I started checking out of the campaign emotionally after the final debate (see “Stick a Fork in Mac, He’s Toast“). So tonight (ok, last night) I took a couple of minor jabs at The One, but afterwards I muted the Obamatron and said to Nina, “he’s good.” I’m in the mode of trying to make the best of the coming Obama presidency, and I was impressed by the performance. His communication skills rival Reagan’s and Clinton’s. I then navigated the DVR to the new Law & Order: SVU that I missed Tuesday night. Up now with a touch of insomnia, I learn that apparently the Phillies won the World Series.

The Corner’s still on the case, however. Some of the Cornerites are trying too hard — “If any undecided voters are moved by this nearly unwatchable garbage, then we will get what we deserve.” But there’s a link to a useful AP deconstruction of the ways in which “Barack Obama was less than upfront in his half-hour commercial.” Then there was this:

I was struck by the guy at the Ford plant; it noted that his father and grandfather had worked at Ford and retired with full benefits. And now he’s only paid to work every other week. Is he suffering currently because of the state of the economy and George Bush’s economic policies, or because his dad and grandad’s union extracted exorbitant benefits and retirement packages that mean Ford is now saddled with crushing financial obligations?

… which eloquently captures the half-formed thoughts that were swirling through my mind at the time.

Nina and I both joked about the “amber waves of grain” that opened the show. Later on we saw the “purple mountain’s majesties” in the backdrop of the Albuquerque (Hi Mom!) vignette. K-Lo came through with the best dig:

“He had me at the waving wheat.” [Kathryn Jean Lopez]
That’s how Rachel Maddow began her show tonight. Must turn off MSNBC.

Woman Bites Candidate on CNN

I just set the DVR to record Obama’s half-hour, blanket-the-airwaves infomercial, since I’ll be out when it airs. It’s a good reminder that I wanted to blog about a woman-bites-candidate story I saw on CNN.

I first became aware of the existence of Campbell Brown when she questioned the significance of Sarah Palin’s role as commander-in-chief of the Alaska National Guard. It struck me as a fair line of questioning, albeit certainly aggressive, but the McCain camp reacted by canceling McCain’s appearance with fellow CNN talking head Larry King. That’ll fix ‘em!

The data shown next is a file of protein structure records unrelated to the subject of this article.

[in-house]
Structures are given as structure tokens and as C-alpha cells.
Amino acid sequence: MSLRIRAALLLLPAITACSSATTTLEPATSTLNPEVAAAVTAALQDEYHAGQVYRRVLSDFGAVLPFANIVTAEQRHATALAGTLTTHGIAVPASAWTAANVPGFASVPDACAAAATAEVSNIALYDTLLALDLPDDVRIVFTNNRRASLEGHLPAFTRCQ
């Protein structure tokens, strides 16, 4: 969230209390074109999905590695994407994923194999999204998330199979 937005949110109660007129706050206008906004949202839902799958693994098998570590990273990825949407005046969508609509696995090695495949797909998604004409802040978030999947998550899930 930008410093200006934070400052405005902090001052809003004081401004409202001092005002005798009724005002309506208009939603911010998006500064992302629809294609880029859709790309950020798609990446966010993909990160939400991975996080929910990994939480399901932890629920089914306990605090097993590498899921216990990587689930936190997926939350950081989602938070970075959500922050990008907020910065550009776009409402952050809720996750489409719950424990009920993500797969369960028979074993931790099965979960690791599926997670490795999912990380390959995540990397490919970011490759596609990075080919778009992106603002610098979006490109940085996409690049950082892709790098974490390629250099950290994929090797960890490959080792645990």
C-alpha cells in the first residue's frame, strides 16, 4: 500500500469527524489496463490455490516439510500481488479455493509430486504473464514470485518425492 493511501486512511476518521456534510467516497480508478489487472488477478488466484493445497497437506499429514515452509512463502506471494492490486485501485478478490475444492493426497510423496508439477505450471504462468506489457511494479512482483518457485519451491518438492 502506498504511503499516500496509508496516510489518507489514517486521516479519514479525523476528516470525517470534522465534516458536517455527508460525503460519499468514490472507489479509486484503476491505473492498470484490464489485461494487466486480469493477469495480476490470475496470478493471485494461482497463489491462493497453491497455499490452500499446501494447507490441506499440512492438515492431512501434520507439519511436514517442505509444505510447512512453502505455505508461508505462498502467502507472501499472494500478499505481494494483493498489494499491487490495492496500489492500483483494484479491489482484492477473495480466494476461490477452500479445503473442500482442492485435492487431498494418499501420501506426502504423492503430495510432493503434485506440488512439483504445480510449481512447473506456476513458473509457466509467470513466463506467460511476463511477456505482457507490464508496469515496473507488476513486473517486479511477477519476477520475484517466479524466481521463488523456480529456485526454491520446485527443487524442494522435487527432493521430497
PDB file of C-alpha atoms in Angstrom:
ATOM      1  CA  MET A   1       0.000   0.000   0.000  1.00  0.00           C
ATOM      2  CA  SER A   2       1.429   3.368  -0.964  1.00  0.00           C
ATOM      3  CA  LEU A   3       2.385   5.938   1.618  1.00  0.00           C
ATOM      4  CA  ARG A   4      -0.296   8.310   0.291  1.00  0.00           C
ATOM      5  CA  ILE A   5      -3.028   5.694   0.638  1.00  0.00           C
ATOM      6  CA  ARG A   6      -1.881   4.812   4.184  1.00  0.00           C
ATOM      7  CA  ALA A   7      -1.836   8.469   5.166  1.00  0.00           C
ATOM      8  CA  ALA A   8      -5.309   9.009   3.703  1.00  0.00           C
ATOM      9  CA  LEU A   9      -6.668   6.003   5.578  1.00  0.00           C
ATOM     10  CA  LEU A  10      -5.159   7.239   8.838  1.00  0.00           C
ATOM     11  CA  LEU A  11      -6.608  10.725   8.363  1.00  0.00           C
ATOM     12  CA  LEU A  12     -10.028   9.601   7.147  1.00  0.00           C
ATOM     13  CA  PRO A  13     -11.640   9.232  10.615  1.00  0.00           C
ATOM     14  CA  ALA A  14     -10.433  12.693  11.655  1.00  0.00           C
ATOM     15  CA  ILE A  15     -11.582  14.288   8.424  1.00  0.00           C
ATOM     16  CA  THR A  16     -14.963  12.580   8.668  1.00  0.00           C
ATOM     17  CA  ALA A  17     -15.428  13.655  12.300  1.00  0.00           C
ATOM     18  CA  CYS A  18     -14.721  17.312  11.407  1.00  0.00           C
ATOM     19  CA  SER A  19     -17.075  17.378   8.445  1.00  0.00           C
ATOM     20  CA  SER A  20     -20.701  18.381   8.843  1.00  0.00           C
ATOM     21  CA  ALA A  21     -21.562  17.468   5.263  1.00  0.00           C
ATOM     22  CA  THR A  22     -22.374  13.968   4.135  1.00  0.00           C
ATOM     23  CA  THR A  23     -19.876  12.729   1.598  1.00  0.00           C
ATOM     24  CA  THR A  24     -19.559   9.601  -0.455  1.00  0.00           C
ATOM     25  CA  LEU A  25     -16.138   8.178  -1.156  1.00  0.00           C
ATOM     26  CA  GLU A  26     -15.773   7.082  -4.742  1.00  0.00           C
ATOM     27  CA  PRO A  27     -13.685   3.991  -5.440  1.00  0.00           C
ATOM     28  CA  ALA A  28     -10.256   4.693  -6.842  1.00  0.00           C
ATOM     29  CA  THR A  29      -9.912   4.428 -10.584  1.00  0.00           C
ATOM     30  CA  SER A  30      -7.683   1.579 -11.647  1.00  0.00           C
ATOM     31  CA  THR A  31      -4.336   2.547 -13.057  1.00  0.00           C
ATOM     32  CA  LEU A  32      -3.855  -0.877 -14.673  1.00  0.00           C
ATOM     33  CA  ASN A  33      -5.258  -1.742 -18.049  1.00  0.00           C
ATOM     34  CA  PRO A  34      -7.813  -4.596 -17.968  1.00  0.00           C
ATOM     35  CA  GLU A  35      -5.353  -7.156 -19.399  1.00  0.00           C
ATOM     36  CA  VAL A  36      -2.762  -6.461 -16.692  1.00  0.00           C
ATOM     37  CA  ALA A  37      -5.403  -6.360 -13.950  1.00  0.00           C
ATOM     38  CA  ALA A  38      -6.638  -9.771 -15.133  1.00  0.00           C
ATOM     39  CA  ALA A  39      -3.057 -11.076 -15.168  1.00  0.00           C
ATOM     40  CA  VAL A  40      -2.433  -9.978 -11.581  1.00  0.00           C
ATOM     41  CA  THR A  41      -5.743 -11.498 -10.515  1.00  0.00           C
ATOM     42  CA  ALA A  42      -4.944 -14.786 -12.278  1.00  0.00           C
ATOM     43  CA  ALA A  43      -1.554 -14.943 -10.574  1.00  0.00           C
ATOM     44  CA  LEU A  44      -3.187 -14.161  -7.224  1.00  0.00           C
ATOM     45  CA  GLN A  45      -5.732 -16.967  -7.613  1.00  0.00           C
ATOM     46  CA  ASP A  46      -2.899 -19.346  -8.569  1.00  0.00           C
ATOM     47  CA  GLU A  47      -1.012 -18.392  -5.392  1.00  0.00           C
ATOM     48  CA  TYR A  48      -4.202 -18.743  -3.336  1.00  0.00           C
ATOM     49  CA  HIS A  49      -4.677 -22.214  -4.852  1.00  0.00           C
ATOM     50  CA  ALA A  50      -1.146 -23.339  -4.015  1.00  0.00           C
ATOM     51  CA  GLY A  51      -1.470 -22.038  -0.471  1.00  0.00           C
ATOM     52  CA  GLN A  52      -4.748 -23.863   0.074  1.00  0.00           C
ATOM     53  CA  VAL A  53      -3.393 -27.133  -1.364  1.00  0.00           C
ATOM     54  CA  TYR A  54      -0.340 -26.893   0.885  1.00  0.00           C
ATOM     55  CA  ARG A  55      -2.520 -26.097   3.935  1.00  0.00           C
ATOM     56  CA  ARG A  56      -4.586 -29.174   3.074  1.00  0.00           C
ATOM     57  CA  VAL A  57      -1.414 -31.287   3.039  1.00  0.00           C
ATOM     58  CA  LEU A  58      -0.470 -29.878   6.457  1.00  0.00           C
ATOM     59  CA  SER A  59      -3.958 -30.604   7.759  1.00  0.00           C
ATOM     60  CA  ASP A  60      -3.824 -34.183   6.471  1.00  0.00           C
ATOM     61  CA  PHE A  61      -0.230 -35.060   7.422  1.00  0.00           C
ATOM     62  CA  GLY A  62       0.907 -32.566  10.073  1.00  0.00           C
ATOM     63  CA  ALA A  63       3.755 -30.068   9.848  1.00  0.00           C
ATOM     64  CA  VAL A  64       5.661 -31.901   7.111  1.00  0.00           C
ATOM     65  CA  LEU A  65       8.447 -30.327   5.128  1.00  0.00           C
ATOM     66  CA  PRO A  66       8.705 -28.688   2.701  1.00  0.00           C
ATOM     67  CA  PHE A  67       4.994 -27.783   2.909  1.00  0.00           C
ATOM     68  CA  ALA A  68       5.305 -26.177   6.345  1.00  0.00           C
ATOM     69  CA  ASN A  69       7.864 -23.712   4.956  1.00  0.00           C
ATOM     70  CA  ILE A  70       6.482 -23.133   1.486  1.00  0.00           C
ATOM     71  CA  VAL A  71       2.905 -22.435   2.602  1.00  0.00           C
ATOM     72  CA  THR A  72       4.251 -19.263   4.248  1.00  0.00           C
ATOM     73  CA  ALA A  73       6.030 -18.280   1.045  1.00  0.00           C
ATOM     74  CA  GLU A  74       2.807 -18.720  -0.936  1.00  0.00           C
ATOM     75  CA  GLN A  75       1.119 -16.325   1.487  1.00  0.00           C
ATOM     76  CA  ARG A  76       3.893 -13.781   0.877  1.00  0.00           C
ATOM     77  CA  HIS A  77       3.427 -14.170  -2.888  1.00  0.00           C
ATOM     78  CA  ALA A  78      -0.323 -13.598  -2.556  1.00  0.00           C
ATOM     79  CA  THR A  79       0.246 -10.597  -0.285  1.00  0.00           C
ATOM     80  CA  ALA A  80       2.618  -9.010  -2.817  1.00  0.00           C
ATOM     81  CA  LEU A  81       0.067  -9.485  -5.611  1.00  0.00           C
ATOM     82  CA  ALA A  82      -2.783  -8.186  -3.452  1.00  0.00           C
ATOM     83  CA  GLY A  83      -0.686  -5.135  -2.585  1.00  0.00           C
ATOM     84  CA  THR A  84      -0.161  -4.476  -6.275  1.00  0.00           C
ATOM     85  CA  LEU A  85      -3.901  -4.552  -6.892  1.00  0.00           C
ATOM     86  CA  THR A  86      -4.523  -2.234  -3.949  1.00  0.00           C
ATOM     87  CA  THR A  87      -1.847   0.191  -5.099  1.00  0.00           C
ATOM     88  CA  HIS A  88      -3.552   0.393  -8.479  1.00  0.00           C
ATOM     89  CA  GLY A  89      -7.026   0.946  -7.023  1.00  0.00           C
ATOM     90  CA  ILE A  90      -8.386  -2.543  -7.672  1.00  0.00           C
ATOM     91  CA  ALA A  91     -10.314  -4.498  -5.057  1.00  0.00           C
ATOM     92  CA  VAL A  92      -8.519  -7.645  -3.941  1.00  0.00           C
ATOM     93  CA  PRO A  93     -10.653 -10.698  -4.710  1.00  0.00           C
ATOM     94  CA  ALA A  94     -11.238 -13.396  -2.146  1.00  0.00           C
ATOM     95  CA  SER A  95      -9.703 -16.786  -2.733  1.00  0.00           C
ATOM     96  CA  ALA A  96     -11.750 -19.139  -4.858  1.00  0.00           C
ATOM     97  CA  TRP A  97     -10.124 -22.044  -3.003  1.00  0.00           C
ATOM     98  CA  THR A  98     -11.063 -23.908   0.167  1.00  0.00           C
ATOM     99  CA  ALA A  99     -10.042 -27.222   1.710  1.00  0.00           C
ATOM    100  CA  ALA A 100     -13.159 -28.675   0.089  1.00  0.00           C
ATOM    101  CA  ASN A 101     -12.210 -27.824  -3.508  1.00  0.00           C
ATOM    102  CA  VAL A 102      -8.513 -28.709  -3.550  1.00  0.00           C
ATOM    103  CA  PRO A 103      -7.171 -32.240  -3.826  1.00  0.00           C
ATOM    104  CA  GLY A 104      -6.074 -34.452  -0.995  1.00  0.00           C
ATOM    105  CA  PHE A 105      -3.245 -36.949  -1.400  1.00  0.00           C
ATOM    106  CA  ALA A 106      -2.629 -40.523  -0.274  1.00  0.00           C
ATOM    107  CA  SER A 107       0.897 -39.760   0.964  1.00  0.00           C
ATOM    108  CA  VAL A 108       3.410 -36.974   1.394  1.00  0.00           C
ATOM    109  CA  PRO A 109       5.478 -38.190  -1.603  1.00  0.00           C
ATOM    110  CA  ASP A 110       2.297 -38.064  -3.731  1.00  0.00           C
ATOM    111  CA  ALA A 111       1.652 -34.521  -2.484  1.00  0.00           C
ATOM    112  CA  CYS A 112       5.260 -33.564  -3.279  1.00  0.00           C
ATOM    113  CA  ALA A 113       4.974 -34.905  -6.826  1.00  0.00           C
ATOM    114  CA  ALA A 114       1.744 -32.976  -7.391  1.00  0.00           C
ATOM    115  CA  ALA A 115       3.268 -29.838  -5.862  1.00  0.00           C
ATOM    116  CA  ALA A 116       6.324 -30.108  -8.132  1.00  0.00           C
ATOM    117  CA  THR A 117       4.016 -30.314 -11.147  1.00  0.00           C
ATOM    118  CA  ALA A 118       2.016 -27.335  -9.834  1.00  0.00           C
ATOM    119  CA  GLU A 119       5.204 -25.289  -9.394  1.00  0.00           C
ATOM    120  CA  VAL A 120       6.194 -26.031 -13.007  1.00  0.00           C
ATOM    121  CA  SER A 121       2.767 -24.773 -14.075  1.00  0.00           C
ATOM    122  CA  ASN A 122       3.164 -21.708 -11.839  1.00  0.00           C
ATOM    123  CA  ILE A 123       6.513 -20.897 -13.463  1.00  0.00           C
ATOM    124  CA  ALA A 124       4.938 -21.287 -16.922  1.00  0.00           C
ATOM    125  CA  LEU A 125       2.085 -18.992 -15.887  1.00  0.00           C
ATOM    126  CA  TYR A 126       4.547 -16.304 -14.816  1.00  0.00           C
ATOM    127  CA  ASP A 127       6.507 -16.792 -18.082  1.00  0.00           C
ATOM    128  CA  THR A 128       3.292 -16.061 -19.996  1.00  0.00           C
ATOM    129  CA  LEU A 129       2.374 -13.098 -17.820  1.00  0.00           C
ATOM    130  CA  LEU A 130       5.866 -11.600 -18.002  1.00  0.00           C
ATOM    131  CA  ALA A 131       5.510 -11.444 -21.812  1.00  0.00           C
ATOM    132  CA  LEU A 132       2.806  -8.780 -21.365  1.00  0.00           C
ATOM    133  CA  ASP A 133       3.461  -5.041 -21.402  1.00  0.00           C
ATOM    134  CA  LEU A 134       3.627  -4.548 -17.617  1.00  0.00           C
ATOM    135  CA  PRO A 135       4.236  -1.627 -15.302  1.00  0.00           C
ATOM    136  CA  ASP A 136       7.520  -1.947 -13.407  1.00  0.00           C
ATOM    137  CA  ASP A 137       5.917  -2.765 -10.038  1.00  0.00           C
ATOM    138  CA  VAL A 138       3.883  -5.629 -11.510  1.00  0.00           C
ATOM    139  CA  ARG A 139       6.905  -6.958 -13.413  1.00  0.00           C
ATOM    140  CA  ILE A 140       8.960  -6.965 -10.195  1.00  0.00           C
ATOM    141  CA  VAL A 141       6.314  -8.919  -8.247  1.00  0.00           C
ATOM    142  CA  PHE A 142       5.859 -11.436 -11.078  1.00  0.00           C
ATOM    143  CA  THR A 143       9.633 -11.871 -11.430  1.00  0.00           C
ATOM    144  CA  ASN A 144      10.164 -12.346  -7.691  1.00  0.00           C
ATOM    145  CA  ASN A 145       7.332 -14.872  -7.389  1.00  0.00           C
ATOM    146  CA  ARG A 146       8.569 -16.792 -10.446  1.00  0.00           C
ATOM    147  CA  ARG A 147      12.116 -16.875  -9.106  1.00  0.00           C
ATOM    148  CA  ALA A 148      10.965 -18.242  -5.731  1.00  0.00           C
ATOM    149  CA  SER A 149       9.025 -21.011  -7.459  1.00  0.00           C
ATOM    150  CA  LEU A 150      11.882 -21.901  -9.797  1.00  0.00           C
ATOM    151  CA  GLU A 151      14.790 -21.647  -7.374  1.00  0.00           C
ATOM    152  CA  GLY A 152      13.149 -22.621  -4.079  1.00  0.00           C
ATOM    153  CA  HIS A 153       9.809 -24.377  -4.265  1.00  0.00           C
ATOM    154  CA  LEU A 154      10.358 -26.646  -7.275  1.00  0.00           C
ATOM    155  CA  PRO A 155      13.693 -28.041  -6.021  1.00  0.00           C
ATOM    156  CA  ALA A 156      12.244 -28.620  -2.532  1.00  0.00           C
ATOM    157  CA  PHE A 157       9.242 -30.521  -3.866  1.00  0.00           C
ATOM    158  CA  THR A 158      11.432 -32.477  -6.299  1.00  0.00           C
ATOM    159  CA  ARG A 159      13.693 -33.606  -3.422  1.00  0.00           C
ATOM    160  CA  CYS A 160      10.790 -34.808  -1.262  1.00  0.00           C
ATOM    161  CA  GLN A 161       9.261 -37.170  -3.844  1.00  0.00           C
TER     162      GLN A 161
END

To her credit, this week Campbell proved she can jump ugly in both directions:

One year ago, [Obama] made a promise. He pledged to accept public financing and to work with the Republican nominee to ensure that they both operated within those limits.

Then it became clear to Sen. Obama and his campaign that he was going to be able to raise on his own far more cash than he would get with public financing. So Obama went back on his word.

She even quoted an Obama supporter using the word “hypocrite” in describing the situation. You go, girl!

After a lively conversation in the comments of an earlier post, I’m tempted to go through Campbell Brown’s commentary line by line and look for anything that might be interpreted as “racial code,” but I suspect both she and her editors did that beforehand. If she were commentating on Fox News, people would be straining to find dog-whistle language in it.

And speaking of dogs and strained metaphors, my “woman-bites-candidate” reference is not racial code — it’s poking fun at left-leaning media.

Closer to Home…

I know you must be just aching for yet another post boasting about my recent flurry of traffic from all over the world (where the heck is Malta?), but it’s time to go hyper-local for a moment.

Susan Mangasarian, much-beloved 84-year-old matriarch of St. George’s Episcopal Church in Maplewood, NJ, led the local CROP Hunger Walk for the third year in a row Sunday on a beautiful fall afternoon. The walkers, representing several local churches, raised $2,500 for international and local hunger relief.

Previous walks have been covered in the local weekly, but this year — big-time PR guy that I am — it finally dawned on me that we might even be able to get some coverage in the Star-Ledger. After an advance call to a former co-worker from my ink-stained days in the 1980s, photographer Tim Farrell was dispatched with a long lens and a willingness to extend himself to get just the right perspective.

Susan later told a Star-Ledger reporter that fighting hunger has been a key issue for her since childhood. She was born in this country, but her parents were Armenian, and her mother often told her about how hungry the family was when they were surviving the Armenian Massacre in 1915. But the Ledger ended up running just a photo and caption, above. (No link, as the photo ran only in the print edition of the paper.)

That’s me, the paunchy guy in the middle — I’m saying, “you get what you need, Tim?” (That’s how big-time PR guys chat up the press.) The photos of Farrell are by my wife, the lovely Web Goddess, who also documented Susan’s two previous excursions. The Web Goddess also captured 56 seconds of live-action footage of this year’s walk.

Facebook Bleg

I wish I’d thought of this before my BFF Andrew Sullivan sent more than 5,000 of his readers to my “Catfight” post, but here we are. For those of you who have found your way back here, I have a “bleg” (as in “blog beg,” a parallel coinage with “blog” from “web log.” Forgive me if you already understand this, I’m explaining it for my mother. Hi Mom!).